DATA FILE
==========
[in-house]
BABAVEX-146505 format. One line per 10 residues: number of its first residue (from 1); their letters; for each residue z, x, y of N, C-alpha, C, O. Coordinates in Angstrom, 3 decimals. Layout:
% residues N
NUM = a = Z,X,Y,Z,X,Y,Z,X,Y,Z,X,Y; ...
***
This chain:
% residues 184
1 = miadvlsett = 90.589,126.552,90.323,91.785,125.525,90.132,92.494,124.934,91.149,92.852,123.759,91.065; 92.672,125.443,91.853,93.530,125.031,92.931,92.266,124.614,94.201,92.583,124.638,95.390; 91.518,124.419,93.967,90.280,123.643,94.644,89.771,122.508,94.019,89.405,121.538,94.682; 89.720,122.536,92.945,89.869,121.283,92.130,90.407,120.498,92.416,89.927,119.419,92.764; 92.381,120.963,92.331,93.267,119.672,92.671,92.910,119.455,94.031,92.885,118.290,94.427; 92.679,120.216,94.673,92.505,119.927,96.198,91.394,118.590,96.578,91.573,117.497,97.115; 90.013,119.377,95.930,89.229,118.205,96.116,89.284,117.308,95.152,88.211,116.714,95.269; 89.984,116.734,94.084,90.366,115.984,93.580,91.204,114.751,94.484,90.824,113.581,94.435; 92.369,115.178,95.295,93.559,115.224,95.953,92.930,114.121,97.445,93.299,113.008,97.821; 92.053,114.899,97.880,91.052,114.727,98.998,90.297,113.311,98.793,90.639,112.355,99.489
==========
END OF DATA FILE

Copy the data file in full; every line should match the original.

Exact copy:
[in-house]
BABAVEX-146505 format. One line per 10 residues: number of its first residue (from 1); their letters; for each residue z, x, y of N, C-alpha, C, O. Coordinates in Angstrom, 3 decimals. Layout:
% residues N
NUM = a = Z,X,Y,Z,X,Y,Z,X,Y,Z,X,Y; ...
***
This chain:
% residues 184
1 = miadvlsett = 90.589,126.552,90.323,91.785,125.525,90.132,92.494,124.934,91.149,92.852,123.759,91.065; 92.672,125.443,91.853,93.530,125.031,92.931,92.266,124.614,94.201,92.583,124.638,95.390; 91.518,124.419,93.967,90.280,123.643,94.644,89.771,122.508,94.019,89.405,121.538,94.682; 89.720,122.536,92.945,89.869,121.283,92.130,90.407,120.498,92.416,89.927,119.419,92.764; 92.381,120.963,92.331,93.267,119.672,92.671,92.910,119.455,94.031,92.885,118.290,94.427; 92.679,120.216,94.673,92.505,119.927,96.198,91.394,118.590,96.578,91.573,117.497,97.115; 90.013,119.377,95.930,89.229,118.205,96.116,89.284,117.308,95.152,88.211,116.714,95.269; 89.984,116.734,94.084,90.366,115.984,93.580,91.204,114.751,94.484,90.824,113.581,94.435; 92.369,115.178,95.295,93.559,115.224,95.953,92.930,114.121,97.445,93.299,113.008,97.821; 92.053,114.899,97.880,91.052,114.727,98.998,90.297,113.311,98.793,90.639,112.355,99.489